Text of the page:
Bar owner struggles to keep shuttles on the road
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On the first day of Summerfest last year, the State Patrol pulled over numerous shuttle buses to ensure they were compliant with state laws. This is not the first time shuttles have been pulled over for inspection, but the volume of shuttles pulled over and the reason why was different and perplexing to some bar owners.
Linda Sackett, the owner of O'Lydia's, has two shuttles: a 22-passenger shuttle and a 28-passenger shuttle. Both were pulled over last summer and the larger vehicle was ordered off the road immediately.
Sackett was told she did not have enough insurance coverage on the bus because of its large size. Specifically, it was considered a "for hire" vehicle weighing over 10,000 pounds with a seating capacity of 16 or more (including the driver) and therefore needed to carry $5 million in insurance coverage.
This was new to Sackett, who had been operating shuttles to and from sporting events and festivals for almost a decade. Sackett had $2 million in coverage on each bus, which in the past was always deemed sufficient by the state.
To keep her larger bus on the road during Summerfest last year, she bought emergency umbrella insurance of an extra $3 million, which cost her $7,000.
"I thought the issue was over after I bought the umbrella insurance because I didn't hear anything else about this for the rest of the year," says Sackett.
In mid-January, however, Sackett received a phone call from her insurance company, Progressive, saying that they were canceling her policies because any vehicle that is "for hire" is a higher and different risk than other vehicles and therefore requires much higher premiums.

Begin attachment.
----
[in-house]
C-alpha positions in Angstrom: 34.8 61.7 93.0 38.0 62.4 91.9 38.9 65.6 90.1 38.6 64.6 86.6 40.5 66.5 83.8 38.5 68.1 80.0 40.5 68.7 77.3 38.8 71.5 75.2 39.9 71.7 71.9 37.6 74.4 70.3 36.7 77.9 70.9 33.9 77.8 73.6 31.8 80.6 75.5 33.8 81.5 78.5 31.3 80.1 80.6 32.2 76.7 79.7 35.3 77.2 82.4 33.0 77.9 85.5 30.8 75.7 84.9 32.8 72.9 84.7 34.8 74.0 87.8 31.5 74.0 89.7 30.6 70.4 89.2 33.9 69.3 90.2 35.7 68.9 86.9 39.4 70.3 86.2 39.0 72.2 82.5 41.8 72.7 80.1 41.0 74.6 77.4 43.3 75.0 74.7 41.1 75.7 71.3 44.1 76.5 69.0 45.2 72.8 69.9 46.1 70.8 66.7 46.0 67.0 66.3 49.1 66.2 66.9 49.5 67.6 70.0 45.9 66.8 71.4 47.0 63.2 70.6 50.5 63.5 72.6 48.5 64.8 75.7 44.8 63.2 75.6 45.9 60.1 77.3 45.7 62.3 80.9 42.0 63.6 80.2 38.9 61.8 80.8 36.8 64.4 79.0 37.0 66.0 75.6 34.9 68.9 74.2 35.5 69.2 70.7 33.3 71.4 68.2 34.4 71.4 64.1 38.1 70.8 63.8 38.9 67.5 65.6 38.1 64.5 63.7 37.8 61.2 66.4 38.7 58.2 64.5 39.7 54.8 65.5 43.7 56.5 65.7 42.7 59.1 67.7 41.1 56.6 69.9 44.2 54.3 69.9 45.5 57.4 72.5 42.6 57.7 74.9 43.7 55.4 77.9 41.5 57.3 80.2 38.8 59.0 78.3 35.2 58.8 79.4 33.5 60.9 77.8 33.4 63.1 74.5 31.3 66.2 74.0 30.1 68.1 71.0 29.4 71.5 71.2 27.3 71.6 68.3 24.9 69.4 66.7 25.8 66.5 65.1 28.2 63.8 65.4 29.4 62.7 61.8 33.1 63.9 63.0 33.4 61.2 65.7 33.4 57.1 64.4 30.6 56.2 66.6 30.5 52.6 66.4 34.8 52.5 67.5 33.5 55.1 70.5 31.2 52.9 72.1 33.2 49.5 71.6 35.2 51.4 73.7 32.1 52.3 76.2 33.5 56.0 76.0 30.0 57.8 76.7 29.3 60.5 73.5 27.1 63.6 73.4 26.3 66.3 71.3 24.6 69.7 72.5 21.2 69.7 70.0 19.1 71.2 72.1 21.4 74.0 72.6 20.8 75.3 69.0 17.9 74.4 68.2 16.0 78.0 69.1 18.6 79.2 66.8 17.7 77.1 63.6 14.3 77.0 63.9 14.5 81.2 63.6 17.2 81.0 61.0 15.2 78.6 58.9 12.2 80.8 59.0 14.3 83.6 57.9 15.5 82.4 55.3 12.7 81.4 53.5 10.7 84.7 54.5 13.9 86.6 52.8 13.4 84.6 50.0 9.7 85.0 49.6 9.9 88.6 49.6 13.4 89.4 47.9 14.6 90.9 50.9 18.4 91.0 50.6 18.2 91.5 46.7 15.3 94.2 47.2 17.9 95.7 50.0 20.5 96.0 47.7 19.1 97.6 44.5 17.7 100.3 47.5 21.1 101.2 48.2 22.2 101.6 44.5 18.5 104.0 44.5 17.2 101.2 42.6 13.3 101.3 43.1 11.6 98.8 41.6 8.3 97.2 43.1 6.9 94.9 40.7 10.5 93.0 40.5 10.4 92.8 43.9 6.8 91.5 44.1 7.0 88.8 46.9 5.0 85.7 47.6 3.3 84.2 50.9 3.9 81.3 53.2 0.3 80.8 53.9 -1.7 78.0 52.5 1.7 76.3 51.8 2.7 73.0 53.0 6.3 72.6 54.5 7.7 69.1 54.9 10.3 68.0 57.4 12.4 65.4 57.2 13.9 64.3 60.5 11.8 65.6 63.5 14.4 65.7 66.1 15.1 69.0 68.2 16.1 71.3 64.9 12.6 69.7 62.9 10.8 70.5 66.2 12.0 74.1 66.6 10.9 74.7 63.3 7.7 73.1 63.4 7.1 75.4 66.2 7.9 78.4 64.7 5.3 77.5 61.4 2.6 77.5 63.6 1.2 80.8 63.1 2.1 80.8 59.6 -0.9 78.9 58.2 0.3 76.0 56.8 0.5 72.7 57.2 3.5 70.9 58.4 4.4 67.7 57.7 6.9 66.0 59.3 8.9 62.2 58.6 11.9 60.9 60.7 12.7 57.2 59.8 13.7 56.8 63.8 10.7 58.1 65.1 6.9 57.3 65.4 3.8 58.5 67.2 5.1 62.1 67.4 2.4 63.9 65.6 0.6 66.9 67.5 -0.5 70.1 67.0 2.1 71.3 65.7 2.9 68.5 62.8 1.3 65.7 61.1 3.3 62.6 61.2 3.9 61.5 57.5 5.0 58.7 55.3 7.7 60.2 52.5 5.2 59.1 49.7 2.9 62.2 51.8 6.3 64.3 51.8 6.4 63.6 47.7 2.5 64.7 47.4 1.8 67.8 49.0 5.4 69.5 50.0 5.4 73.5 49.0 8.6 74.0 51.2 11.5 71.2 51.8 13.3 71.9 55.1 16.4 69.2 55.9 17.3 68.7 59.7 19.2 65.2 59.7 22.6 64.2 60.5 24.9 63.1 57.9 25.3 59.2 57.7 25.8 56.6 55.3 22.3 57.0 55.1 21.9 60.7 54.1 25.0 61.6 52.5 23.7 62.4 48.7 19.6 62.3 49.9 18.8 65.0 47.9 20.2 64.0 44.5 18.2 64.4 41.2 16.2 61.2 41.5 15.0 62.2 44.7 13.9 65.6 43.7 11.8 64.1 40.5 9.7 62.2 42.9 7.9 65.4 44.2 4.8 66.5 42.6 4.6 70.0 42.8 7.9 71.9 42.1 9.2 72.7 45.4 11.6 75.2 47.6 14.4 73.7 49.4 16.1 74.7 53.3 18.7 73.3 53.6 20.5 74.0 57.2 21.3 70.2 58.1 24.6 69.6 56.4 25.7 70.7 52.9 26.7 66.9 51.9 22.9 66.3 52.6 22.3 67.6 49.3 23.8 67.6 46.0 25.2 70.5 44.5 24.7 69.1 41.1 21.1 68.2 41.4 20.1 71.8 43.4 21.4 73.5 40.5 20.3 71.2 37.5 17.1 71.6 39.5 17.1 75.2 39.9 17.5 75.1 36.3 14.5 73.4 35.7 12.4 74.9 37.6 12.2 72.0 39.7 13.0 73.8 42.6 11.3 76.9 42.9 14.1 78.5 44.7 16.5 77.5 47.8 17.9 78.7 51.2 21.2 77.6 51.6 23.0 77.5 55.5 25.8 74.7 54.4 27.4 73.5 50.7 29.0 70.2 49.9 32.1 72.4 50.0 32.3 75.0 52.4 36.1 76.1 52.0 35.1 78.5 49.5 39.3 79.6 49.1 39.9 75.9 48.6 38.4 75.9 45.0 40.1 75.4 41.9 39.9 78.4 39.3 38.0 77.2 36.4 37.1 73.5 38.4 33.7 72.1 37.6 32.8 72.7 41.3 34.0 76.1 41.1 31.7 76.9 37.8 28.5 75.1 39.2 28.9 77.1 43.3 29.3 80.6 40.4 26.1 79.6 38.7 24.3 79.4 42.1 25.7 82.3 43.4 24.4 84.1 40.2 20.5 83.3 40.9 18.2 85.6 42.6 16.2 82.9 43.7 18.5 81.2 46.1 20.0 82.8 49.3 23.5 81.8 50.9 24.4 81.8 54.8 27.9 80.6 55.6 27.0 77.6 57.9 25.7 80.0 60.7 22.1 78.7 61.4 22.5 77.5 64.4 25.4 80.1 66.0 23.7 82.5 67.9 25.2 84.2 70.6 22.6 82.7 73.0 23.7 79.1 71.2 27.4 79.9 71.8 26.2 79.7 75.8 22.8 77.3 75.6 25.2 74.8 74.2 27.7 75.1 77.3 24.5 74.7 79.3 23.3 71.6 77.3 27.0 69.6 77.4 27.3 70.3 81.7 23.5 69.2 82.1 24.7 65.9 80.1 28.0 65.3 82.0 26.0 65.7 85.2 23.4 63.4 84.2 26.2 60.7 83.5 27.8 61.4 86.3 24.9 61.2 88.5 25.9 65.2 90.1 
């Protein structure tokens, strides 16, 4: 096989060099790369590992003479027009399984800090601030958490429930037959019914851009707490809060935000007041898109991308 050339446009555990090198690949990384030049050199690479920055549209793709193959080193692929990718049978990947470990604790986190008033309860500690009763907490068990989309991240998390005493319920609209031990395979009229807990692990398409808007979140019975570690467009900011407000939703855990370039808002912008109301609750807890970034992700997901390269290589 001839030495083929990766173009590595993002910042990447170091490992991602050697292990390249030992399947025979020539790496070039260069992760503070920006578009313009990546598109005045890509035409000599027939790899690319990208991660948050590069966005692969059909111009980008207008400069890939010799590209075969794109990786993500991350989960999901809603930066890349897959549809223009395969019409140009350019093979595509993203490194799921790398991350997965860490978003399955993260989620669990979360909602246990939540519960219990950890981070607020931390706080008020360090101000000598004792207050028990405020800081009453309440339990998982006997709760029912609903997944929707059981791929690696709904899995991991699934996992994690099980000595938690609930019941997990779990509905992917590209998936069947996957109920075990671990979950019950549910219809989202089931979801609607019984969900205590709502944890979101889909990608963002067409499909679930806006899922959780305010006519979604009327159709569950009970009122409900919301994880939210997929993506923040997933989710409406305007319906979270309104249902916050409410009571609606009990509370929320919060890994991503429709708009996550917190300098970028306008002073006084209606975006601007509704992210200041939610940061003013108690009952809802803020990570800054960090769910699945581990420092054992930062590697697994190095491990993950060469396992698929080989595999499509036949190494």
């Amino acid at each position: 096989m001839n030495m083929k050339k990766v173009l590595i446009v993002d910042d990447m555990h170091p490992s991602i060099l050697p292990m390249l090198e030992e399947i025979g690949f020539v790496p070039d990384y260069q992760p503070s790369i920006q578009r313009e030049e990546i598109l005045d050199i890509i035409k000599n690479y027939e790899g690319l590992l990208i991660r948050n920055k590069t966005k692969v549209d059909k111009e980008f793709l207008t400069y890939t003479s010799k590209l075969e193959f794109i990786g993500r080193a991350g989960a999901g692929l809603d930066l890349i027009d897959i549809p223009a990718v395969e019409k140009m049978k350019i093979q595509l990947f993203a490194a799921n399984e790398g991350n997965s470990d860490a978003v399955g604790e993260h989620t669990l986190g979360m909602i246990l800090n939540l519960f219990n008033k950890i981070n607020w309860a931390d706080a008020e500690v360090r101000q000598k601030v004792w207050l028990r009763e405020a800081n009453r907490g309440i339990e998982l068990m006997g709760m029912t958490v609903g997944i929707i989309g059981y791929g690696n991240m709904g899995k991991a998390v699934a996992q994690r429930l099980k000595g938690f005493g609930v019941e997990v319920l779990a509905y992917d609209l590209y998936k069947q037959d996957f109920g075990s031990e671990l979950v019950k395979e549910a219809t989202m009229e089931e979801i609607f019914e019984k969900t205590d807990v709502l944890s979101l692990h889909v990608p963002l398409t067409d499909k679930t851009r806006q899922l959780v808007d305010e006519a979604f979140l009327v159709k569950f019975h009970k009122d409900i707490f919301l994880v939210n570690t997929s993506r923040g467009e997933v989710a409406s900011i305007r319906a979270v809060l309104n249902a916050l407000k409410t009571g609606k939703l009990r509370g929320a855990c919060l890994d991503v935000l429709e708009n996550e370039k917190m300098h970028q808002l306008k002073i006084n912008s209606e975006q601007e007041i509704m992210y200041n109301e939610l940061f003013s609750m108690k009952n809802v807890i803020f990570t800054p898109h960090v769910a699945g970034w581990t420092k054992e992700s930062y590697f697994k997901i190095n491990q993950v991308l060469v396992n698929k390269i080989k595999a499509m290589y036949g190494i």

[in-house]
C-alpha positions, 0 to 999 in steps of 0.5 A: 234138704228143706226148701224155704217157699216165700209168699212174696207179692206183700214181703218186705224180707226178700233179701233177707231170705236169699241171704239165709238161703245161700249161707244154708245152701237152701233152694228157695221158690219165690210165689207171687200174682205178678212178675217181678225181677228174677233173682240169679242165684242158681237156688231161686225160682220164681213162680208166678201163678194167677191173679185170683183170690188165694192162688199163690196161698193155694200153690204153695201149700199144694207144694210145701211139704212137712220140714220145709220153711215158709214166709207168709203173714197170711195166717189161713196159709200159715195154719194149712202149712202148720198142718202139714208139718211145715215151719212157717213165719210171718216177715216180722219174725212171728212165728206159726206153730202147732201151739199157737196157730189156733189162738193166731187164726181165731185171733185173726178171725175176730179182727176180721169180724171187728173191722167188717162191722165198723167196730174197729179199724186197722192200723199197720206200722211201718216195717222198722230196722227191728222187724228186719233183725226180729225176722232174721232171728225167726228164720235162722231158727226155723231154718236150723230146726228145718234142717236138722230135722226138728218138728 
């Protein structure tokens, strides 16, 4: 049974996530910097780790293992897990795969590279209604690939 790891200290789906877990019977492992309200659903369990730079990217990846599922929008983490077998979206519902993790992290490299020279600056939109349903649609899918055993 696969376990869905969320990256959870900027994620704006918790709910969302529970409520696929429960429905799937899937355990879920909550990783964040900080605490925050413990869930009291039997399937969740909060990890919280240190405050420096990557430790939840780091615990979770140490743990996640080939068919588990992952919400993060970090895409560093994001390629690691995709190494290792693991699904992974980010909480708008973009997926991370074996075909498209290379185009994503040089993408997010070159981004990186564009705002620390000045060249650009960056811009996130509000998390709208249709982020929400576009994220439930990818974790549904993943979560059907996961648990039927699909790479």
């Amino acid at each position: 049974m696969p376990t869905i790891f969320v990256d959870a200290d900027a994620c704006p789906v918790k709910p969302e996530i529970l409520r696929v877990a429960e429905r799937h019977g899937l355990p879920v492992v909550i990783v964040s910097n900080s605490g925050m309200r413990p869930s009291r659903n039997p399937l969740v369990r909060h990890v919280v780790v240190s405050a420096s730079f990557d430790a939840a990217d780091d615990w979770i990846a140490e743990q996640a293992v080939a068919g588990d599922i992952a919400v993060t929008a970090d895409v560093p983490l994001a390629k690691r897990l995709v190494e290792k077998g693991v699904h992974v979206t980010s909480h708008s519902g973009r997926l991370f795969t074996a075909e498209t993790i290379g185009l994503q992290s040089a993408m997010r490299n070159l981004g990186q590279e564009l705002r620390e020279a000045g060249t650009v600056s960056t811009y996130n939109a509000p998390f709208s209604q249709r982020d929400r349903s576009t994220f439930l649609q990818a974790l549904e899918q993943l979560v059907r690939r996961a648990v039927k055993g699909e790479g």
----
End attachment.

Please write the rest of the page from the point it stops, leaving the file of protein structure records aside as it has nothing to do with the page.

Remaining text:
Again, the words "for hire" came up and Sackett didn't understand what that meant or why it was causing her to pay so much more – and so suddenly – for insurance. Her shuttles are free and do not require a drink purchase to ride.
"Now, just as the festival season is beginning and Opening Day at Miller Park approaches, I have been quoted a $22,500 annual premium – as opposed to $8,000 – for my two shuttles," says Sackett.
"I will be one of many small shuttle operators forced out of business, if insurance companies do not get proper clarification on what 'for hire' means."
Sackett asked state and local inspectors as well as her insurance company to define "for hire" and received differing interpretations.
"The inspectors said we are not considered 'for hire' because our service is free, but my insurance company said that our shuttle is 'for hire' because a purchase is 'implied' and because the driver accepts tips," says Sackett. "My shuttles have always been free to ride and no purchase at my establishment is required. The 'tip' is for the driver only and is entirely voluntary."
When asked for clarification, the state Department of Transportation told Sackett it is not sure what the guidelines are for determining "for hire."
"This lack of clarification allows insurance companies to gouge small carriers on premiums and is putting a lot of us out of the shuttle business," says Sackett. "I will be forced to take out a small business loan to keep my shuttles in service."
O'Lydia's is not alone in this shuttle struggle. Other bar owners were contacted and admitted off the record that they had similar experiences since the first of the year. Sackett says more will go through this problem on or around Brewers' opening day.
O'Lydia's transports hundreds of people a day during the summer to all of the Henry Maier Festival Park festivals, such as Summerfest, and to sporting events including Brewers, Bucks, Packers and Bruisers games. She says the loss of a shuttle system would be devastating to her business as well as the city.
"The impact this would have on Milwaukee is great," says Sackett. "Thousands of people rely on shuttles to avoid drinking and driving, construction hassles and high parking prices."
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